Stephen Gacuchi, who worked closely with Farah at CARE, said he was impressed by her ability "to balance so many public roles, embrace causes and fight cultural battles, while also working as a social worker, peacemaker and counsellor." He added that she deserved the courage award "for being such a beacon of hope for Dadaab youth, Muslim girls and women."

Farah believes this recognition from the State Department will help her cause. "This is a good start to my mission and for African women, particularly refugee women and girls. I have a lot to share with the world," she said.




UNHCR country pages

Crossing the Gulf of Aden

Every year thousands of people in the Horn of Africa - mainly Somalis and Ethiopians - leave their homes out of fear or pure despair, in search of safety or a better life. They make their way over dangerous Somali roads to Bossaso in the northern semi-autonomous region of Puntland.

In this lawless area, smuggler networks have free reign and innocent and desperate civilians pay up to US$150 to make the perilous trip across the Gulf of Aden.

Some stay weeks on end in safe houses or temporary homes in Bossaso before they can depart. A sudden call and a departure in the middle of the night, crammed in small unstable boats. At sea, anything can happen to them - they are at the whim of smugglers. Some people get beaten, stabbed, killed and thrown overboard. Others drown before arriving on the beaches of Yemen, which have become the burial ground for hundreds who many of those who died en route.

Crossing the Gulf of Aden


In February 2005, one of the last groups of Somalilander refugees to leave Aisha refugee camp in eastern Ethiopia boarded a UNHCR convoy and headed home to Harrirad in North-west Somalia - the self-declared independent state of Somaliland. Two years ago Harrirad was a tiny, sleepy village with only 67 buildings, but today more than 1,000 people live there, nearly all of whom are former refugees rebuilding their lives.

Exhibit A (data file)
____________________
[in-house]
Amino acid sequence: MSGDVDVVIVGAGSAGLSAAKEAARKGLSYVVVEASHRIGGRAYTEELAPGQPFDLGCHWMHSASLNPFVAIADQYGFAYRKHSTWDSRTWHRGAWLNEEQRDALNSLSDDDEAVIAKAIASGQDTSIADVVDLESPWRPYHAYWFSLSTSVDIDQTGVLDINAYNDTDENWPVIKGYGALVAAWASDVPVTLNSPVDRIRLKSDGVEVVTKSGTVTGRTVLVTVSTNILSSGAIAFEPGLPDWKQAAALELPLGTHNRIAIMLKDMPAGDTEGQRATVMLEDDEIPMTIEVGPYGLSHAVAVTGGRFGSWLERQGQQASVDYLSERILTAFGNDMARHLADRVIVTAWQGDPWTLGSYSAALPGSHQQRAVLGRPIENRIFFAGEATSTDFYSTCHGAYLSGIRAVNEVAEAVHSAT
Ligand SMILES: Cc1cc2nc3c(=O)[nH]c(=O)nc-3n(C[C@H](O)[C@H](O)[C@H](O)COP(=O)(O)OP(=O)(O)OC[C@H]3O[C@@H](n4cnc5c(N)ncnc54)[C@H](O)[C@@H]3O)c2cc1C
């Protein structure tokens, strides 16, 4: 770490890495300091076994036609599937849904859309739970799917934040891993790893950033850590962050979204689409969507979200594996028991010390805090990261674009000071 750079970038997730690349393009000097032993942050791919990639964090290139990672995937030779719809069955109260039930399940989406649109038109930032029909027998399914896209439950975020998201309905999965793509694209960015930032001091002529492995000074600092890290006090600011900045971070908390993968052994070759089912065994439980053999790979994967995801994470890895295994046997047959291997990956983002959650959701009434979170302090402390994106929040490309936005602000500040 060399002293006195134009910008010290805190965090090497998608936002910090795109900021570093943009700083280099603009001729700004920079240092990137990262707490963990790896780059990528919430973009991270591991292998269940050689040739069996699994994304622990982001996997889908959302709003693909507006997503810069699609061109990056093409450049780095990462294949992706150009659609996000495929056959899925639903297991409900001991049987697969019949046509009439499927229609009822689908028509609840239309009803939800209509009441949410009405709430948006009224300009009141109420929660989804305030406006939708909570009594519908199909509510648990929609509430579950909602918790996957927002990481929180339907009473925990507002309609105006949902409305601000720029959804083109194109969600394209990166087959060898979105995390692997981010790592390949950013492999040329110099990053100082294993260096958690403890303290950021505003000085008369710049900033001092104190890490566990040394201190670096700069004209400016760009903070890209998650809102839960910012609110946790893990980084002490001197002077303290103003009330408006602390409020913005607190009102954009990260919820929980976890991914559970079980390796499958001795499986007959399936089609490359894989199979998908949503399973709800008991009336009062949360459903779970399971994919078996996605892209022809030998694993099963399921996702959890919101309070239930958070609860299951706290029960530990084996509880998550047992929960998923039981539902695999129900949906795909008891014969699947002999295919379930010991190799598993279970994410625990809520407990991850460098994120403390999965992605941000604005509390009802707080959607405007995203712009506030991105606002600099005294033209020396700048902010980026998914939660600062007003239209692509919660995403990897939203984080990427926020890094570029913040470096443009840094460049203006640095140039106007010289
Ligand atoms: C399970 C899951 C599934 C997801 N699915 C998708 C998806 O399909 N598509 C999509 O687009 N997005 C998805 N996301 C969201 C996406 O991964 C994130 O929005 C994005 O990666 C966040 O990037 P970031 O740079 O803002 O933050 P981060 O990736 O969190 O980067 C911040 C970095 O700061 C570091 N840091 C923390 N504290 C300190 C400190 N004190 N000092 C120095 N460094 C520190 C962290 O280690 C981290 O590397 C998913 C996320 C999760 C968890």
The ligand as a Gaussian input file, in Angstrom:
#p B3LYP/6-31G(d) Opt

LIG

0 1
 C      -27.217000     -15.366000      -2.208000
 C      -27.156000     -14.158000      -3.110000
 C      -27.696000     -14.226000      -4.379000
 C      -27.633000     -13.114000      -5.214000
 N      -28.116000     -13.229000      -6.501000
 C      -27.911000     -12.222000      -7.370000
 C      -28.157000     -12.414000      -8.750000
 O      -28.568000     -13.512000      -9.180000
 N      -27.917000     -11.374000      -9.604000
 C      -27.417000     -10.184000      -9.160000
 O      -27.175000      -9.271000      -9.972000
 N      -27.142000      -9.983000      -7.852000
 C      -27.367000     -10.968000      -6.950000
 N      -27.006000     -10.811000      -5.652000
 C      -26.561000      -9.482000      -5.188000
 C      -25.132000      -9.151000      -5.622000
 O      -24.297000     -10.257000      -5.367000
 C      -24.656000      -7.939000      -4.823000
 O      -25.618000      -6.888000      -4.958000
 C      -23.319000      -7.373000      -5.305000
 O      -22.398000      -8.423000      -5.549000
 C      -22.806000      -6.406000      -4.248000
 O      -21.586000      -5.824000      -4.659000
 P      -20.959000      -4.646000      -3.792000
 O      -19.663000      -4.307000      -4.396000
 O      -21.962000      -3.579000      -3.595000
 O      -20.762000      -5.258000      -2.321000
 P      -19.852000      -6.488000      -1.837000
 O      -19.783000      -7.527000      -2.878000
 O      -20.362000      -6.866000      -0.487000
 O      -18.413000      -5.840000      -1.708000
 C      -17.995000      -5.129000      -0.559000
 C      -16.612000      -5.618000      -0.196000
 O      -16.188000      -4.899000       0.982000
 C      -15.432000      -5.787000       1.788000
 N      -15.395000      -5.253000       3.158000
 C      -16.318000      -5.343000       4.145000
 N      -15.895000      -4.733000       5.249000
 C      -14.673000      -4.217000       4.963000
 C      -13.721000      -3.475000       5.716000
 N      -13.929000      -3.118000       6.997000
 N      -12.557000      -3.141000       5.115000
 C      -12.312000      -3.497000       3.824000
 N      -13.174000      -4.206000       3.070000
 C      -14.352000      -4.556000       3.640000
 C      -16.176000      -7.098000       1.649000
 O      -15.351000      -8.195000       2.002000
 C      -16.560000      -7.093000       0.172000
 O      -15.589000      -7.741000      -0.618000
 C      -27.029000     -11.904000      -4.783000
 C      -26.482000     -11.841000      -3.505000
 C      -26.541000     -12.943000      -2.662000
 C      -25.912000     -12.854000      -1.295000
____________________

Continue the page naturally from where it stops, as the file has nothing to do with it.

As the refugees flow back into Somalia, UNHCR plans to close Aisha camp by the middle of the year. The few remaining refugees in Aisha - who come from southern Somalia - will most likely be moved to the last eastern camp, Kebribeyah, already home to more than 10,000 refugees who cannot go home to Mogadishu and other areas in southern Somalia because of continuing lawlessness there. So far refugees have been returning to only two areas of the country - Somaliland and Puntland in the north-east.


Flood Airdrop in Kenya

Over the weekend, UNHCR with the help of the US military began an emergency airdrop of some 200 tonnes of relief supplies for thousands of refugees badly hit by massive flooding in the Dadaab refugee camps in northern Kenya.

In a spectacular sight, 16 tonnes of plastic sheeting, mosquito nets, tents and blankets, were dropped on each run from the C-130 transport plane onto a site cleared of animals and people. Refugees loaded the supplies on trucks to take to the camps.

Dadaab, a three-camp complex hosting some 160,000 refugees, mainly from Somalia, has been cut off from the world for a month by heavy rains that washed away the road connecting the remote camps to the Kenyan capital, Nairobi. Air transport is the only way to get supplies into the camps.

UNHCR has moved 7,000 refugees from Ifo camp, worst affected by the flooding, to Hagadera camp, some 20 km away. A further 7,000 refugees have been moved to higher ground at a new site, called Ifo 2.

Posted in December 2006

Flood Airdrop in Kenya